Hyeonjeolsa (Shrine to Patriots)
Hyeonjeolsa (顯節祠 Shrine to Conspicuous Loyalty) was built in 1688 under the orders of magistrate Yi Se-baek to honor Hong Ik-han, Yun Jip and O Dalje, who made the ultimate sacrifice for their kingdom. These three scholars refused to stop their resistance even after the Joseon king surrendered to the Qing army. Therefore, they were forcibly taken to China, treated cruelly and then executed. A calligraphic signboard from the king was delivered to the shrine in the spring of 1693, and the spirit tablets of two more martyrs from the Manchu Invasion of 1636, Kim Sangheon and Jeong On, were installed at the shrine in 1699.
This building was long believed to have been used for an armory. However, it most likely served as an office, as the structure includes ondol heated rooms, an unheated open floor and a corridor-like back veranda. The precise year when this pavilion was built is not known, but Deputy Commander Cheng Long (程龍), a Ming Envoy who visited Joseon, called the structure a "general arsenal" (摠戎武庫) in his writings.
Gwangju Special Mayor Yi Ki-jin had the facility renovated in 1751 and renamed it Chimgwaejeong (枕戈亭 Pavilion of Spears as Pillows, correctly pronounced Chim "gwa " jeong). Apparently, a weapons armory and arsenal were once located nearby, and this building had a separate purpose.
Martial Arts Training Hall, Yeonmugwan
This structure is believed to have been first built as Yeonmudang (演武堂 Hall for Practicing Martial Arts) in 1624, during the initial construction of Namhan Mountain Fortress. Defense Commander Kim Jwa-myeong had the facility rebuilt during the reign of King Sukjong (1674-1720) and hung a tablet that designated it as Yeonmugwan (演武館 Guesthouse for Practicing Martial Arts). In King Yeongjo's reign (1724-76), it was renamed Sueoyeong (守禦營) but still referred to as a hall for military training. Yeonmugwan is massive, with a floor space of some 330 square meters, and is placed on a high foundation, making it visible from a distance. Crossbeams inside the hall have dragon images painted on both sides, while phoenixes are painted on the side beams.
Pavilion Jisudang (Pond-side Pavilion)
County Magistrate Yi Se-hwa had Jisudang (池水堂 Pond Water Hall) built as a pond-side pavilion in 1672. At the time, it was surrounded by three lotus ponds, although only two remain today. A stele extolling the accomplishments of County Magistrate Yi has been erected east of the pavilion. A rice paddy now occupies the spot believed to have been the third pond. South of the pavilion lies a stream that flows west to east. The ponds originally surrounded the pavilion in a "U" shape, but a great flood destroyed it all in 1925. Recently, the site was restored on the basis of extant historical records.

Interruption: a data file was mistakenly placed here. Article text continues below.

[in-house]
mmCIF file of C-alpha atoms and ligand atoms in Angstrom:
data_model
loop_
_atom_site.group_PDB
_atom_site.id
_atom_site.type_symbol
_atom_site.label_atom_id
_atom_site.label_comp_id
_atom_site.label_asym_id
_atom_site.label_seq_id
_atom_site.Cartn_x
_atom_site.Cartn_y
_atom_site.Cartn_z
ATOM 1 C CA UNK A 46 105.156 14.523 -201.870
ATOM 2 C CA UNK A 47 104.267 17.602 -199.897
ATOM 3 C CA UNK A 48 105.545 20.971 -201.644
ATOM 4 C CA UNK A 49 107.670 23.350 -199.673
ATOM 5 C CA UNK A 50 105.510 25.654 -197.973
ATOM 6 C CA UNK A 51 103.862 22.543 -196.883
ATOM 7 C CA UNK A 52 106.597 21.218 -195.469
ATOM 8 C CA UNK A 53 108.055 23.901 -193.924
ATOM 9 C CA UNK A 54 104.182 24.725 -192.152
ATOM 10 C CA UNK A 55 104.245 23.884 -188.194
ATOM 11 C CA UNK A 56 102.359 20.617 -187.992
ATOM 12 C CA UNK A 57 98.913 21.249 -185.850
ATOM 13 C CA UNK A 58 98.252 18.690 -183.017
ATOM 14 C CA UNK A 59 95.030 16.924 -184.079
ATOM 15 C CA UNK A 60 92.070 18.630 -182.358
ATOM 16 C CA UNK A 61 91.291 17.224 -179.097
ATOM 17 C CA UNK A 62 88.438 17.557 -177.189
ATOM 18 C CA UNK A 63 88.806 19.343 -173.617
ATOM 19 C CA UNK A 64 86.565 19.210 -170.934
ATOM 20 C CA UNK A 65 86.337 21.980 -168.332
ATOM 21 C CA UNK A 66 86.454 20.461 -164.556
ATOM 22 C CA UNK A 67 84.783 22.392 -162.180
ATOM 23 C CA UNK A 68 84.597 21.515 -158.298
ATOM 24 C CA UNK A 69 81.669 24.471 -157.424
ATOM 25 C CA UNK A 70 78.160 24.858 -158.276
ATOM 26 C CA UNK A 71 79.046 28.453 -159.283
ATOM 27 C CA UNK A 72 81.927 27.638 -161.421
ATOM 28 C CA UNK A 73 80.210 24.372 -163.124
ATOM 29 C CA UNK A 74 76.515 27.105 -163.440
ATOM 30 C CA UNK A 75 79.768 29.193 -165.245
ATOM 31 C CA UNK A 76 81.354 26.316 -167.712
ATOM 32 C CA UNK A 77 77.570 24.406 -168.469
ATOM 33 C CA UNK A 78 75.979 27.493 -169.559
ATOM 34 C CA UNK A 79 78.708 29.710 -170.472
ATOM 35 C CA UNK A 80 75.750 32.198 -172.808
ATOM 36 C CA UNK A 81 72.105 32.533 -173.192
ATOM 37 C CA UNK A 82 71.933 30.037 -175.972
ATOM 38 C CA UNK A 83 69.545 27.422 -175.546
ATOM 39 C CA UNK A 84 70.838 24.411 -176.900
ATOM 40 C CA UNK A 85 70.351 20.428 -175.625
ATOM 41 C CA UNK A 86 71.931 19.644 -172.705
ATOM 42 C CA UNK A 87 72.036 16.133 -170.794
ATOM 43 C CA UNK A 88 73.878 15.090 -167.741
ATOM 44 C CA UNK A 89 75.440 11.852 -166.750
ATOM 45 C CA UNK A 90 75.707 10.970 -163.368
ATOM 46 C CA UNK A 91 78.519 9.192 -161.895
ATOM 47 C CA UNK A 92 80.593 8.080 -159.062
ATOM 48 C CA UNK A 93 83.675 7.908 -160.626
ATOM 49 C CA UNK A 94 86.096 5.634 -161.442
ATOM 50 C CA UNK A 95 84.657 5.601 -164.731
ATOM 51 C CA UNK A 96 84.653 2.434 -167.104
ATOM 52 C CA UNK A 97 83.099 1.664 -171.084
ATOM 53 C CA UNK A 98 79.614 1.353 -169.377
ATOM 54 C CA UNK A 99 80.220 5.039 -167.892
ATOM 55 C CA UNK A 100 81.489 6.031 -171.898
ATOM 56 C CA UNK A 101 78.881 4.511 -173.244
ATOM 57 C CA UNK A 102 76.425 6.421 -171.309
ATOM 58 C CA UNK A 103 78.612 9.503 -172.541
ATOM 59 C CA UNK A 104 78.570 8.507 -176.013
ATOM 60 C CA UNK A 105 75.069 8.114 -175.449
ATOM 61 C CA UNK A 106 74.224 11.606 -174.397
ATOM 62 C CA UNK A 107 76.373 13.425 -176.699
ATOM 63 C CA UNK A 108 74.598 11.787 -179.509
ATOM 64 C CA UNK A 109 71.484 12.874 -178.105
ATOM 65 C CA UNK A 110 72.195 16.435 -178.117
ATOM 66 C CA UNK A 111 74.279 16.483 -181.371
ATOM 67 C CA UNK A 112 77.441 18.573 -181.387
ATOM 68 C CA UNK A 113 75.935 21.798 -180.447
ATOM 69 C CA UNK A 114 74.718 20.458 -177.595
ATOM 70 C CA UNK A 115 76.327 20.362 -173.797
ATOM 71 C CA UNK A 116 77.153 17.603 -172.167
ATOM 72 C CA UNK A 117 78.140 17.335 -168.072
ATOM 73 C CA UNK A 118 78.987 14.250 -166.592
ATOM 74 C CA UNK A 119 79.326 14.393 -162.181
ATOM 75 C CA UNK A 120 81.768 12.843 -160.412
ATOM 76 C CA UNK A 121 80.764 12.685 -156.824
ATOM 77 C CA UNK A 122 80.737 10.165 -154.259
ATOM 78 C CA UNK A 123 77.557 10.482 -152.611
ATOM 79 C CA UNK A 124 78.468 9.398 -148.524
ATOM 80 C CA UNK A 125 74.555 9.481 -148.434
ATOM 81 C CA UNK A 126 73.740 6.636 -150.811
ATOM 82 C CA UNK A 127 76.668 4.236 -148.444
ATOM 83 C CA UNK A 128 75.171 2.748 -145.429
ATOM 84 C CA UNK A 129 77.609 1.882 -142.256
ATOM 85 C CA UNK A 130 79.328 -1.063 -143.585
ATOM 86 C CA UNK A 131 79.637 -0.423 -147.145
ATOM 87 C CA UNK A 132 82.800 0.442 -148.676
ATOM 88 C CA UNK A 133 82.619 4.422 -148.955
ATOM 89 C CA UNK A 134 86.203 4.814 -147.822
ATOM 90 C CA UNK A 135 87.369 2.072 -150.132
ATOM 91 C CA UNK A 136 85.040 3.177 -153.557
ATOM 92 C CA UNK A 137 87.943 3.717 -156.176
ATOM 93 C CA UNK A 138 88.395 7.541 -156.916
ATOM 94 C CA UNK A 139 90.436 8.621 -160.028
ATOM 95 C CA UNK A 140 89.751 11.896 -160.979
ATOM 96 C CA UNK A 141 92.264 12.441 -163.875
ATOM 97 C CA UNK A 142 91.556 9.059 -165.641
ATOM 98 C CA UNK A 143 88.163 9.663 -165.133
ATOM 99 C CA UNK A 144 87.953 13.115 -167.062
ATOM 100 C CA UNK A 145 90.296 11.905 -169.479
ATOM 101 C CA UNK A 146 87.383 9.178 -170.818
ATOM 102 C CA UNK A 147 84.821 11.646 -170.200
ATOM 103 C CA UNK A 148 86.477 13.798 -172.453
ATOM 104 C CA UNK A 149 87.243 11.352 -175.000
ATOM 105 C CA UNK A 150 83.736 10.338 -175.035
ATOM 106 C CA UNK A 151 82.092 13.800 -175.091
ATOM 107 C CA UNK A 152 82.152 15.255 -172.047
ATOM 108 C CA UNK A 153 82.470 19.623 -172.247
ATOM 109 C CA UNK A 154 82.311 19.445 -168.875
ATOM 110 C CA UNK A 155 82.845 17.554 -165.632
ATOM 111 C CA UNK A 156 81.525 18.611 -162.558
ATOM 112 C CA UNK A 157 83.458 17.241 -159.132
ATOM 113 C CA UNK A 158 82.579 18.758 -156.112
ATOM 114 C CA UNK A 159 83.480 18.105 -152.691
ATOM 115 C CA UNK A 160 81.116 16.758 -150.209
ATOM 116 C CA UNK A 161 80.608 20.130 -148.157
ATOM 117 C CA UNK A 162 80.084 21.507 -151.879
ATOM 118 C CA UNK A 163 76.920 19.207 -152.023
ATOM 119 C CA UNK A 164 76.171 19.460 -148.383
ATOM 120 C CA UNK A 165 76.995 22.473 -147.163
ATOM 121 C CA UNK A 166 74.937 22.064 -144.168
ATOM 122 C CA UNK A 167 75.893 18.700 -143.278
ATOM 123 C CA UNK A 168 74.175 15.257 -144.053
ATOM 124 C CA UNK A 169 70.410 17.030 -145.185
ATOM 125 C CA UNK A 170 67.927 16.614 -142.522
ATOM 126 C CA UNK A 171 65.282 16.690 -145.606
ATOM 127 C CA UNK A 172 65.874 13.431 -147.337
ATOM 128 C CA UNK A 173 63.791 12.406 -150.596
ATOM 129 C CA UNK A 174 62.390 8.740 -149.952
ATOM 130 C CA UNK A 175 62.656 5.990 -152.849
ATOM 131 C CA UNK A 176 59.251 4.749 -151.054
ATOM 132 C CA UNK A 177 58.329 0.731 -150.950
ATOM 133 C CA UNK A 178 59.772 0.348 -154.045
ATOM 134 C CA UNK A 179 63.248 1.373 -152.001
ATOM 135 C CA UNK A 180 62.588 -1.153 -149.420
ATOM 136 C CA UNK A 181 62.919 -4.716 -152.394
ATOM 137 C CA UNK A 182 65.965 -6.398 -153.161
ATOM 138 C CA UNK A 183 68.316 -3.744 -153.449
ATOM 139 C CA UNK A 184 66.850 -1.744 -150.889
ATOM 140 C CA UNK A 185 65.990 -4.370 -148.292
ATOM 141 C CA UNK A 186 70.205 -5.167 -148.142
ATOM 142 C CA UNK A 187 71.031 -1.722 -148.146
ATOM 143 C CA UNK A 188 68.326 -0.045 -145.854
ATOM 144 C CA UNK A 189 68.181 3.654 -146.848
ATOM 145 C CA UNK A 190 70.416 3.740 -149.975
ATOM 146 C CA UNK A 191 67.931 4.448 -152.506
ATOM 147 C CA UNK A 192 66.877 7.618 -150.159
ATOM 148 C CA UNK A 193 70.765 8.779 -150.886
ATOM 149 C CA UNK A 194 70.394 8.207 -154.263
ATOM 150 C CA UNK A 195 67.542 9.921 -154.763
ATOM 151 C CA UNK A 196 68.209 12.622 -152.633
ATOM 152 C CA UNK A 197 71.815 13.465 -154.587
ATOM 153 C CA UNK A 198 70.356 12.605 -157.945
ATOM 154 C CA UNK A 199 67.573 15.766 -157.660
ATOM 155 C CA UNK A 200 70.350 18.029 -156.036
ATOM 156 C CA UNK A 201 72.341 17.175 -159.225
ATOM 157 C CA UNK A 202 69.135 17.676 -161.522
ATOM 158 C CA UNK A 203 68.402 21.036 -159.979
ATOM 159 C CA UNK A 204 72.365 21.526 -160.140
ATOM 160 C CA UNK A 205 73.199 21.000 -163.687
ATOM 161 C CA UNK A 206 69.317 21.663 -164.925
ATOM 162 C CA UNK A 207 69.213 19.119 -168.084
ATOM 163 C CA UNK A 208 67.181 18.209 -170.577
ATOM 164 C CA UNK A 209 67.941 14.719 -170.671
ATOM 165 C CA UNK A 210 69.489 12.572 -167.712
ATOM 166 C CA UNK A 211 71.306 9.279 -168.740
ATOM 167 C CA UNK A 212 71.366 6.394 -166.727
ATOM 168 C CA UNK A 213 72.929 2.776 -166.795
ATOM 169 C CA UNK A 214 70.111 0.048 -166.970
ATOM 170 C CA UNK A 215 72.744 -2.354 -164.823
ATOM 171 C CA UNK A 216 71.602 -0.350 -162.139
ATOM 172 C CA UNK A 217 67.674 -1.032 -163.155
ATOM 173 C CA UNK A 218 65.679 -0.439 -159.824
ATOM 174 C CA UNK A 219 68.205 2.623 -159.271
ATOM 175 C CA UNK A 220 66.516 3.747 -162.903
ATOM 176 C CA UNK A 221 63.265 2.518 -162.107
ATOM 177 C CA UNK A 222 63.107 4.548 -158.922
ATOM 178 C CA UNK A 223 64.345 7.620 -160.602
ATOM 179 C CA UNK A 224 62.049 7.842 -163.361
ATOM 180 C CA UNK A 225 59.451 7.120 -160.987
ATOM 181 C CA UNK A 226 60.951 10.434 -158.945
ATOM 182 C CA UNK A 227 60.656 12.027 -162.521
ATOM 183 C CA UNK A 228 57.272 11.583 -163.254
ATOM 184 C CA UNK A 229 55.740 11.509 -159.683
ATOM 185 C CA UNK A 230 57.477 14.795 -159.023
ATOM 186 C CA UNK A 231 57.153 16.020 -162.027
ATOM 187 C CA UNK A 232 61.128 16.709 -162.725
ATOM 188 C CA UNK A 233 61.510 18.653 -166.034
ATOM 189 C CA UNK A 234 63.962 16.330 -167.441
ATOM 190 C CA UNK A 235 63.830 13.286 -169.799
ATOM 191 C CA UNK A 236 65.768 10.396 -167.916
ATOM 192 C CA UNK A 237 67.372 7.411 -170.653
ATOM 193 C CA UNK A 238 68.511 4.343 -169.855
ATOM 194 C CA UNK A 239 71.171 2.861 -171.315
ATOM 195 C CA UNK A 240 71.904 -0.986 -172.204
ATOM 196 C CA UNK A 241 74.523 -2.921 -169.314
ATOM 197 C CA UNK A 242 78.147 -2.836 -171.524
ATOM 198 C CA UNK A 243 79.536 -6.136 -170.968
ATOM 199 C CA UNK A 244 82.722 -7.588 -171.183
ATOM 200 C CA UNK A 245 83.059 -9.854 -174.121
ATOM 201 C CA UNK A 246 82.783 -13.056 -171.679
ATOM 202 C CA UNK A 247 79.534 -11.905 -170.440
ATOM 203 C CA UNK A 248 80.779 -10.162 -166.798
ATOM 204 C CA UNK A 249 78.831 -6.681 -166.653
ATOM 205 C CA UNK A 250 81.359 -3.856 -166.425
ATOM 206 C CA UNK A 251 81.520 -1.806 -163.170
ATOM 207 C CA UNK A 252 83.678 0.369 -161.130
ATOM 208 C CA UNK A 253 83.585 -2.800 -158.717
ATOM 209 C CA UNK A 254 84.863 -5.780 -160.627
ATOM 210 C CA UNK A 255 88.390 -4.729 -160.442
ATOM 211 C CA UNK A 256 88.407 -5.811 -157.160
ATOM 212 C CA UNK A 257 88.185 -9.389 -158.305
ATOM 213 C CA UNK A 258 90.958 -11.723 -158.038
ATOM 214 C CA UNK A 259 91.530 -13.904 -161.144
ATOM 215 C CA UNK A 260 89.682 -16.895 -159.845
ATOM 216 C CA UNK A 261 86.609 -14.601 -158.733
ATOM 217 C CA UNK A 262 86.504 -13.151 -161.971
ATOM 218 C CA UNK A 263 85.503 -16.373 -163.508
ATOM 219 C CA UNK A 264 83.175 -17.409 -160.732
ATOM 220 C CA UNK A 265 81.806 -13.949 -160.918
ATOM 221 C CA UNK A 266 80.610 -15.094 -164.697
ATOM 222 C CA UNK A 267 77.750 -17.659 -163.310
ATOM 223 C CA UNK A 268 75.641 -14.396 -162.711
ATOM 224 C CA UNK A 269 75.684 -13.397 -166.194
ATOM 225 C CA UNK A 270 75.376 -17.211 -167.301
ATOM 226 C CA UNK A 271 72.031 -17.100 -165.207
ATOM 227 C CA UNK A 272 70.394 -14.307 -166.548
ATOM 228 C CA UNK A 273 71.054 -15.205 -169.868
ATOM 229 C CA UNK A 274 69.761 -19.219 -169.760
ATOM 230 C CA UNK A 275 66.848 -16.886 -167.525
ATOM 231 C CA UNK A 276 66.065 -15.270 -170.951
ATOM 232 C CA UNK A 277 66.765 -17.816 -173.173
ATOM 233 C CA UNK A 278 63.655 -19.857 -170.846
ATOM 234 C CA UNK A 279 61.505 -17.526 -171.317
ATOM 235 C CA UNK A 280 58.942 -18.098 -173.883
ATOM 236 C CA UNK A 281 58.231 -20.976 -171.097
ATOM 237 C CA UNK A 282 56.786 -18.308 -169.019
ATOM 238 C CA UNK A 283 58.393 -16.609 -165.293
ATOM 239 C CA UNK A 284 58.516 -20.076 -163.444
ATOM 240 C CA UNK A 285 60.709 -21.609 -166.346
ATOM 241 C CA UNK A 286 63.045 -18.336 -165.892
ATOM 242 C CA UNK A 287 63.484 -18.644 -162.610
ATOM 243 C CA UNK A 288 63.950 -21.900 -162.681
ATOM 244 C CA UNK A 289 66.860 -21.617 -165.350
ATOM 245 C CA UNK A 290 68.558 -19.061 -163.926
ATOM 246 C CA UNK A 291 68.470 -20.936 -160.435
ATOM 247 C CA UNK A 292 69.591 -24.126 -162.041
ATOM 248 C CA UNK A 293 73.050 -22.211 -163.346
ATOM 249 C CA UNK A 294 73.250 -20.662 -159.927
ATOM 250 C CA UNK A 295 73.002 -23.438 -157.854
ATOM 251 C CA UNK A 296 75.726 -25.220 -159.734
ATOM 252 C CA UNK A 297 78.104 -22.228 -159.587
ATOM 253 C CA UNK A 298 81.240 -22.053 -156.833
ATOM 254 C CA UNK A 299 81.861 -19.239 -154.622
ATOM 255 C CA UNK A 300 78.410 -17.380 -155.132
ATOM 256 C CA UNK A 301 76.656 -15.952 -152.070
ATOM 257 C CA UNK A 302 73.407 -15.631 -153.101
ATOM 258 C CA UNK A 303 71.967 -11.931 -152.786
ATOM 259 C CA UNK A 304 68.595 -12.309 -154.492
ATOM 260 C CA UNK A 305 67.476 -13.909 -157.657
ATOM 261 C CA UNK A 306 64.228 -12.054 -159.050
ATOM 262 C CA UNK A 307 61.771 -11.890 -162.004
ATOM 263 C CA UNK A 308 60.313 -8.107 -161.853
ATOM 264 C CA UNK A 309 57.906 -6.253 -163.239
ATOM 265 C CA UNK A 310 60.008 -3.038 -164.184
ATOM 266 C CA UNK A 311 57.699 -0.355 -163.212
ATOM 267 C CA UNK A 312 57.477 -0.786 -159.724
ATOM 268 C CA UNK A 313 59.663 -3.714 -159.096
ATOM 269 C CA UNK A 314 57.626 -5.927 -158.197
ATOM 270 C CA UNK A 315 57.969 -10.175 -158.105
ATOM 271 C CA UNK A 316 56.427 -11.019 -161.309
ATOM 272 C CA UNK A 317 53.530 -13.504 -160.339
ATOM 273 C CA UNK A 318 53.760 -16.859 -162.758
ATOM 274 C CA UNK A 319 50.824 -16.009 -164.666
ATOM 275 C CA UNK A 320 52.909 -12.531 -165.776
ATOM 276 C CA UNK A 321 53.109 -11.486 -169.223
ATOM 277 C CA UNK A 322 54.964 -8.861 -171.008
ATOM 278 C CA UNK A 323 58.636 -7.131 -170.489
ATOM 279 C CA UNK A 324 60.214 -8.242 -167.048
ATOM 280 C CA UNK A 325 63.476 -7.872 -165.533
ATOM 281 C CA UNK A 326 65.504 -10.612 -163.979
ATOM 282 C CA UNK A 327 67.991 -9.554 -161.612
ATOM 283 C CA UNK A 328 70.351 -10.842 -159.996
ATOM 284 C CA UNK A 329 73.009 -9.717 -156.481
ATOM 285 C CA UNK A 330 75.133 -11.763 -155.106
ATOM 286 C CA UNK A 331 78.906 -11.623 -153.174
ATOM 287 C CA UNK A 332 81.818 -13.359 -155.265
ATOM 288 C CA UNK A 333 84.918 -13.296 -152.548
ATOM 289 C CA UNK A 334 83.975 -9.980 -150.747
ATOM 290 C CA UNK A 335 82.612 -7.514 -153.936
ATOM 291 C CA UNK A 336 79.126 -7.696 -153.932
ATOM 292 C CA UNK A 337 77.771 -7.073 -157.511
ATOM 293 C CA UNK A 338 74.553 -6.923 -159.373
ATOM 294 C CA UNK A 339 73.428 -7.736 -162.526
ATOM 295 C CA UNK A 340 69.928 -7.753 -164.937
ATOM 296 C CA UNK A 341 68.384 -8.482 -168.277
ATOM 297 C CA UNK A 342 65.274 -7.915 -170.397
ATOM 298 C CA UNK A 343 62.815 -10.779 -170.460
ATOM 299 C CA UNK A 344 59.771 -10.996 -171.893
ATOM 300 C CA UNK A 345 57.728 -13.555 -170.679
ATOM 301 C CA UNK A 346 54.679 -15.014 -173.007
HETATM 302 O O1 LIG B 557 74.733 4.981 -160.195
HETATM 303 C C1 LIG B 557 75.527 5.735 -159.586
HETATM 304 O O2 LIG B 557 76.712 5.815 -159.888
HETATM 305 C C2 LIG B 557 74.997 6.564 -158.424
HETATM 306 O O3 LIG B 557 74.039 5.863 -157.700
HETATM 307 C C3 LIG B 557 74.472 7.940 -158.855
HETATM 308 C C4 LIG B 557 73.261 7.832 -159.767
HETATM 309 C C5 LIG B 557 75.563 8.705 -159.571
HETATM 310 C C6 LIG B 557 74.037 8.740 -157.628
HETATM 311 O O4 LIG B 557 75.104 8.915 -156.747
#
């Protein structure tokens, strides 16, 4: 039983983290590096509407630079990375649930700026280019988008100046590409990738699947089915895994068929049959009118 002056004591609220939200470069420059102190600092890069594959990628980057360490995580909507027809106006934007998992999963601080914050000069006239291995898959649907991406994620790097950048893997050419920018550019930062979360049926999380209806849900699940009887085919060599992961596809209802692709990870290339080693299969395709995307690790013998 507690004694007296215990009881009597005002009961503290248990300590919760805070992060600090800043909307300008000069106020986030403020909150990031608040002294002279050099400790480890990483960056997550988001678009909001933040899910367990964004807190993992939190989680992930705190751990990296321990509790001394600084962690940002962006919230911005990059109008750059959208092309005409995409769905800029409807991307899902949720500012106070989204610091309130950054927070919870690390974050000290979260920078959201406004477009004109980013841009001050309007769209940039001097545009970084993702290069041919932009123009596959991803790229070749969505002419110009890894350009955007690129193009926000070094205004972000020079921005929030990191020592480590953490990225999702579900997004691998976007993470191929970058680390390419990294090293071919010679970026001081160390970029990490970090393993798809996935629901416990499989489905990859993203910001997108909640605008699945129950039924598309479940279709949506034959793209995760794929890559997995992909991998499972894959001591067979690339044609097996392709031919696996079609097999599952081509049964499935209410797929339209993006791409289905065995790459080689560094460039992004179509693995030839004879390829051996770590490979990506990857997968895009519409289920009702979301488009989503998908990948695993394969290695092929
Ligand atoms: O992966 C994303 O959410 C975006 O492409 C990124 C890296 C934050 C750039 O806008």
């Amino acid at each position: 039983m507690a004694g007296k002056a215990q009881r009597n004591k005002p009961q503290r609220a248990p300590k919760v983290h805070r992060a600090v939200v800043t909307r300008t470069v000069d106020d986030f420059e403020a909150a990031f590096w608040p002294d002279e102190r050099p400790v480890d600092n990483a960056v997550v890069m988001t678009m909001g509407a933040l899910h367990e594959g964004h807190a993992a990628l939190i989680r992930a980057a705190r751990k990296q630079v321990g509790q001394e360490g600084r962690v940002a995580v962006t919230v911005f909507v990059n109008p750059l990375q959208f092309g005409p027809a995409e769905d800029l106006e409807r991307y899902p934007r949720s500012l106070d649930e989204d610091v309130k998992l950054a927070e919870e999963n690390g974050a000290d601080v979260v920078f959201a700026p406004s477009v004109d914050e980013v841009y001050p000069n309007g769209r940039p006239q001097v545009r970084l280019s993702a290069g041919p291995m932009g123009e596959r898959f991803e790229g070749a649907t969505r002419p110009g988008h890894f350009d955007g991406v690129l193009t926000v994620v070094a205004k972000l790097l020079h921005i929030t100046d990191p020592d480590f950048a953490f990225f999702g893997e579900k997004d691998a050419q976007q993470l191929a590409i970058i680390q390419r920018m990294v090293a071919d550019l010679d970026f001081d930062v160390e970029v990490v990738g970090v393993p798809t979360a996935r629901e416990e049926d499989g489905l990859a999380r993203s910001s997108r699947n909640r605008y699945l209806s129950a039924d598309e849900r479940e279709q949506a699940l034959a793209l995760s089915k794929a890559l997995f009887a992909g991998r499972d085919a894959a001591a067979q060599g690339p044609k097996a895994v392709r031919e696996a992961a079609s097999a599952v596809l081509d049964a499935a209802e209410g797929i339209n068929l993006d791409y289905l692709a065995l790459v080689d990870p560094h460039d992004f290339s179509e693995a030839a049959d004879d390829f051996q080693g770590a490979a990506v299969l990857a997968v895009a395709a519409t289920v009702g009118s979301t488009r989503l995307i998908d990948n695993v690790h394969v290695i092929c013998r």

Janggyeongsa (長慶寺) is inside the fortress walls, about 500m east of the East Gate. The temple, which been designated a "cultural property material" of Gyeonggi Province, includes a main hall, temple office, shrine to the mountain spirit, bell tower, pagoda and two residential halls for monks. All ten temples that were once part of Namhan Mountain Fortress were destroyed, but Temple Janggyeongsa, less so than the others and today offers a partial glimpse at what it once looked like. Rhododendrons thrive behind the temple compound, and mushrooms grow in the old pine groves. A wonderful view of the various temple sites can be seen from a lookout south of Jinnamnu.
Site of temple Mangwolsa
The temple that once occupied this site has the longest history of the ten temples that once stood inside Namhan Mountain Fortress. Mangwolsa (望月寺), the temple, began as Mangwolam (望月庵), the hermitage, during the Goryeo Period. According to one account, when Yi Seonggye (King Taejo) founded Joseon and decided on Hangyang (Seoul) as the new capital, Jeongeuisa, which was there, was torn down. The story goes on to say that the Buddha statuary and a copy of the Lotus Sutra, written in gold, was moved from that temple to this temple inside Namsan Mountain Fortress. However, the description of the temple from the Annals of Hannam is no longer existent. Probably, this temple was included on the list (weapons, gunpowder, temples and other facilities) that was ordered destroyed or removed by the Japanese authorities. New construction is now underway here in an effort to reconnect Mangwolsa with its past.
Gaewonsa (開元寺) once stood in the southern part of the fortress compound. A description of the temple history can be found on a sign inside and to the right of the "one-pillar" gate (the main entrance): "Gaewonsa was established in 1624 as the main temple to direct the monks who were conscripted from around the kingdom to rebuild Namhan Mountain Fortress, destroyed during the Imjin War with Japan. The temple was destroyed by the Japanese authorities in 1907 and is now under reconstruction.
Souce : Namhansanseong World Heritage Center, Gyeonggi Cultural Foundation
Project Support : PR & Marketing Team, Gyeonggi Cultural Foundation
*The photographs and descriptions of this exhibition can not be modified or replicated without prior consent of Namhansanseong World Heritage Center of Gyeonggi Cultrual Foundation.